Yasser El-Shimy, teaching fellow, Boston University.
The anti-democratic forces unleashed by the July 3 military overthrow of President Mohamed Morsi are bound to continue with vigor, particularly as Field Marshall Abdel Fattah al-Sisi readies to get a promotion to the presidency. July 3 did not simply represent an end at gunpoint to Egypt’s democratization path, albeit fraught with flaws; it represented an end to politics itself. Sisi’s mission is two-fold: to consolidate a military-led political order and to embark on a large-scale nation-building program funded by anti-Islamist Gulf monarchies, managed by army generals (and some technocrats), and executed by labor working in desperate conditions.
Genuine pluralistic politics run counter to such ambitions, but the pretenses must go on. In order to secure a resumption of U.S. military aid, the procedural machinations of a democratic system will endure. Thus Egypt had a constitutional referendum, where 98 percent of the voters approved a deeply divisive draft (those campaigning for a “No” vote were sentenced to prison), and will have parliamentary elections in which the political group that won a majority in the last round is not allowed to compete. Washington is supposed to buy into this scheme, if it does not want Moscow to become the new patron for Cairo’s rulers. Egypt is not harkening back to the days of Mubarak’s dictatorship, to be sure. Hosni Mubarak, at least, went through the trouble of setting up a political party, and the inconvenience of allowing some space for free expression. The new arrangements lack subtleties, but with seemingly unending Gulf aid, such niceties appear unnecessary.
Military-dominated politics leave little room for dissent, with opposing voices now associated with either treason or support for terrorism. Human rights are an afterthought. The ruling generals see this heavy-handed approach as the only option to save a country rocked by relentless protests, plummeting economic indicators, and destabilizing foreign interference. To them, a nation with over a quarter of the populace living below the poverty line and a 50 percent illiteracy rate cannot afford the luxuries of democracy and human rights. Egypt needs order, not freedoms of assembly and expression. If Cairo is to climb out of the rut, Egyptians must follow the army’s plan, not debate its wisdom or feasibility, so goes the reasoning.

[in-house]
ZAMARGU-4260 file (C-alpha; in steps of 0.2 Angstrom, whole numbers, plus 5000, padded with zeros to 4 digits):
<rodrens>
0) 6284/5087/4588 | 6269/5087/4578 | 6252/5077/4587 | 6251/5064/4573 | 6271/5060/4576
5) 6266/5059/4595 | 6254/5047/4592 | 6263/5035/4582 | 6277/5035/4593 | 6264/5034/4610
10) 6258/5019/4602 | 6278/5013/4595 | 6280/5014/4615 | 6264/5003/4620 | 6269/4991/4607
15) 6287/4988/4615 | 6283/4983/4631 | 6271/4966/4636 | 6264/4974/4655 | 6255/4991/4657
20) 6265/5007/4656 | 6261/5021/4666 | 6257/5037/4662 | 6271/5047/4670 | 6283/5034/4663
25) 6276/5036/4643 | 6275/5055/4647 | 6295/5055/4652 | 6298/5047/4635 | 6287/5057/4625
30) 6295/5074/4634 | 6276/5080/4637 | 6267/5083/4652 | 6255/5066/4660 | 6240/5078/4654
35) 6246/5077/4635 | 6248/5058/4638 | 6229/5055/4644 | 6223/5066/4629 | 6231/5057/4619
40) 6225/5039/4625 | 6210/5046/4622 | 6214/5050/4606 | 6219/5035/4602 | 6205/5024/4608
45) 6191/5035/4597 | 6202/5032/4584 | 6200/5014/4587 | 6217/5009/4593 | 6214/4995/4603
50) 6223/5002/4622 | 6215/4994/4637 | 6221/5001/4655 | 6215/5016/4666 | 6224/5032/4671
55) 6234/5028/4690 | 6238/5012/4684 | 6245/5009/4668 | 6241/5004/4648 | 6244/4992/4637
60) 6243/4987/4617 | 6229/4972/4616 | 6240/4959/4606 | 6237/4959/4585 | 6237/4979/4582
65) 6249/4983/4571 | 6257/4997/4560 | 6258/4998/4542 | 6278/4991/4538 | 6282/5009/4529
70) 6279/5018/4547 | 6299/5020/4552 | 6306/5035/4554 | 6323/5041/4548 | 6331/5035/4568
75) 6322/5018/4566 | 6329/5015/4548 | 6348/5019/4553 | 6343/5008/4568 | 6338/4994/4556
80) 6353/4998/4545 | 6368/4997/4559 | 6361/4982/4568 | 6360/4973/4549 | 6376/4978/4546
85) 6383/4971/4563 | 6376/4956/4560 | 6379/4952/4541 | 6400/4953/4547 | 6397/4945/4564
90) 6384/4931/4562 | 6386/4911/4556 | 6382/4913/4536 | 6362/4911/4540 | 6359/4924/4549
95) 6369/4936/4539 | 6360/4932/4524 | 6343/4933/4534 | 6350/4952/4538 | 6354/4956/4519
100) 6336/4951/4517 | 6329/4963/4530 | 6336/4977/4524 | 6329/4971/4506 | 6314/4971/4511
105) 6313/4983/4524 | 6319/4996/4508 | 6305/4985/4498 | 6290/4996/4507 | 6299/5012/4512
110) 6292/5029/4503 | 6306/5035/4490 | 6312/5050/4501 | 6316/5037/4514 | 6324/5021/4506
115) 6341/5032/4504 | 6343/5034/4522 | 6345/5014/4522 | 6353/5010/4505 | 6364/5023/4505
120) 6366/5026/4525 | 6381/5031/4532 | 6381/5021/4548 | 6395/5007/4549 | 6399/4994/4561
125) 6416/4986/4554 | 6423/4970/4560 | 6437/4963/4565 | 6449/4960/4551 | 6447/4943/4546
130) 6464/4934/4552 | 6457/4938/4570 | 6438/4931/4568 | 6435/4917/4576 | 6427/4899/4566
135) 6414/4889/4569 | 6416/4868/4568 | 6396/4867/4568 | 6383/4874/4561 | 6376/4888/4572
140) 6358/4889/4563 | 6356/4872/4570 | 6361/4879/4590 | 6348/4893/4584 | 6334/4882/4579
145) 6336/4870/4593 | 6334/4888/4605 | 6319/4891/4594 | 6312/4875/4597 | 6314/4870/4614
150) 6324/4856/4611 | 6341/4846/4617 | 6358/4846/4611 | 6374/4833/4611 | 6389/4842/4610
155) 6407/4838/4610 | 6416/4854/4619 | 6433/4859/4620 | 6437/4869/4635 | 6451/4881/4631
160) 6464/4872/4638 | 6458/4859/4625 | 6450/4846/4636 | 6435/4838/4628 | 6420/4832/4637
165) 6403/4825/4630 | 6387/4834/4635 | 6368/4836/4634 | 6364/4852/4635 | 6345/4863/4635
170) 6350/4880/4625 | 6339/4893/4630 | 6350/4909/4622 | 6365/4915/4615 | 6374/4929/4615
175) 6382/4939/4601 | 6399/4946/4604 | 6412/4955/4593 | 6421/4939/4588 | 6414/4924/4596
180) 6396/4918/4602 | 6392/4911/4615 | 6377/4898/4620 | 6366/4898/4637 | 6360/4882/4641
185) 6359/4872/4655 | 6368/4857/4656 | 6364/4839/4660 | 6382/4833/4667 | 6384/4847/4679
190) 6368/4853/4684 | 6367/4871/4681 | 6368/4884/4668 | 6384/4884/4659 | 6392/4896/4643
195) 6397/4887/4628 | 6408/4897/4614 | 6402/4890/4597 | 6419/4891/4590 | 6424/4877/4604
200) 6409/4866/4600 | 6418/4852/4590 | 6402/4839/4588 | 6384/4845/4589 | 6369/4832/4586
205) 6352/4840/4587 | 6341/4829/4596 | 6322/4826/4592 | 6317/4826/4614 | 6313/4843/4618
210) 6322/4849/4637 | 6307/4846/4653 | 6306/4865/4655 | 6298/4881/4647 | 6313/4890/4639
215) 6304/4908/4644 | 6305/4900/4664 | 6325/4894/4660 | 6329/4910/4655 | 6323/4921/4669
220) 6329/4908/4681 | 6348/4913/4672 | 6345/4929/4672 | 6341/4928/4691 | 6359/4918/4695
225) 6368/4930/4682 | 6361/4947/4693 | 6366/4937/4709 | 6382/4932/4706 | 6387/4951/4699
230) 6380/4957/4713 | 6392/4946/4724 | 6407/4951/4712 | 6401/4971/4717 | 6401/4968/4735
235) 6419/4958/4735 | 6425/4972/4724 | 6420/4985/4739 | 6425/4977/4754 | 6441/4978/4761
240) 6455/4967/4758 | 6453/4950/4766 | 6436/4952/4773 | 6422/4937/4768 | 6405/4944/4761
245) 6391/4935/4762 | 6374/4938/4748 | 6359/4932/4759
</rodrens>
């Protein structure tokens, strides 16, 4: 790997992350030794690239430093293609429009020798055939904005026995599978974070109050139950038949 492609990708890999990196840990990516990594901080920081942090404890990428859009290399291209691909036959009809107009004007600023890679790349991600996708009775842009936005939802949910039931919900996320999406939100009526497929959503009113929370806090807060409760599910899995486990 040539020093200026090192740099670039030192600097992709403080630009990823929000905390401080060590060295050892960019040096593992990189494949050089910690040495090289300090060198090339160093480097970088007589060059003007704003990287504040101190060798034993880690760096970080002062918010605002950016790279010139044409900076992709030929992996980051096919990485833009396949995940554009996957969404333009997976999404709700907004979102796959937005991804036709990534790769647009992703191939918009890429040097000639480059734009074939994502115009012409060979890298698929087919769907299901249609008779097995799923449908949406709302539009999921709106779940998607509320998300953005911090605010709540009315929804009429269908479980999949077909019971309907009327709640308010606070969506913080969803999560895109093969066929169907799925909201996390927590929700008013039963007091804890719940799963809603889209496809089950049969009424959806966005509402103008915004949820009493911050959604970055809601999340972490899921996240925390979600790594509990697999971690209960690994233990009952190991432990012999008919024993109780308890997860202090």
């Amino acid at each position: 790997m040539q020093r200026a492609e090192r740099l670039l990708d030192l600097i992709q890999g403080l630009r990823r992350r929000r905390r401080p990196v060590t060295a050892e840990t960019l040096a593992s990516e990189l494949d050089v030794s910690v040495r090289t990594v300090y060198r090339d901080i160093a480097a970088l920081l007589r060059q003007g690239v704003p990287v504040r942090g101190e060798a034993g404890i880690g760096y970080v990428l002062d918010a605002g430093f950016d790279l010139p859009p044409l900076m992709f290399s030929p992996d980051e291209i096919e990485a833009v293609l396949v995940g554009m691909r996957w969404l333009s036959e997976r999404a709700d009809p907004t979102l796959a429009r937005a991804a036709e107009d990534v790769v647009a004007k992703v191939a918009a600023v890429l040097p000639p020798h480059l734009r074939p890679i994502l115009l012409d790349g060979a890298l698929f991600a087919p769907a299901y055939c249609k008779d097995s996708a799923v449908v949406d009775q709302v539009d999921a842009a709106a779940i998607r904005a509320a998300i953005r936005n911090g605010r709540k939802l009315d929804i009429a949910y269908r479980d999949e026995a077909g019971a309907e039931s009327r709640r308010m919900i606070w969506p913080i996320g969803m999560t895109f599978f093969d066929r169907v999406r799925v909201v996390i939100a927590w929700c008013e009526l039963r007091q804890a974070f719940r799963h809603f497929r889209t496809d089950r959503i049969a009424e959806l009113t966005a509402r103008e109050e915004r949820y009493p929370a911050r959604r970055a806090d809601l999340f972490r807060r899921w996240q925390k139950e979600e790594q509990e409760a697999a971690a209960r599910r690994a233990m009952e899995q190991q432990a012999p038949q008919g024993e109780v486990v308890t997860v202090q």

In the new-old Egypt, there is no room for Islamists. Non-Islamists, as diverse as they are, have a choice: play the role of Mubarak’s old secular opposition—cartoonish, acquiescent, and irrelevant—or be shut out. Some of them are playing along out of greed or fear; others are jailed or otherwise silenced. The drums of the “war on terror” beat ever louder, especially as many Islamists predictably radicalize in response to the repression. In a cynical way, the new regime’s raison d’etre becomes derived from fighting the monsters it has itself helped create.
As peaceful political participation and expression is blocked, other forms flourish, including protests, riots, subversive graffiti, and, more ominously, violent attacks against government personnel and facilities. This, in turn, further undermines an already fragile economy, fueling a downward spiral of economic underperformance and socio-political instability. An army-led economic revival may never materialize.
Some bank on a reconciliatory President Sisi to heal the nation, but, even assuming he wants to, there are reasons to be skeptical: 1) he is too polarizing a figure to lead such a process; 2) Islamists are too embittered by the recent events to accept a compromise; 3) his administration may need an enemy to shift attention away from the sorry state of the economy; and 4) his coalition of revanchist security agencies and Mubarak-era elites see no need to cede ground. Yet, because total victory is not in the offing, for the foreseeable future, Egyptian politics will remain violent, hysterical and unstable. Welcome to office, Mr. President.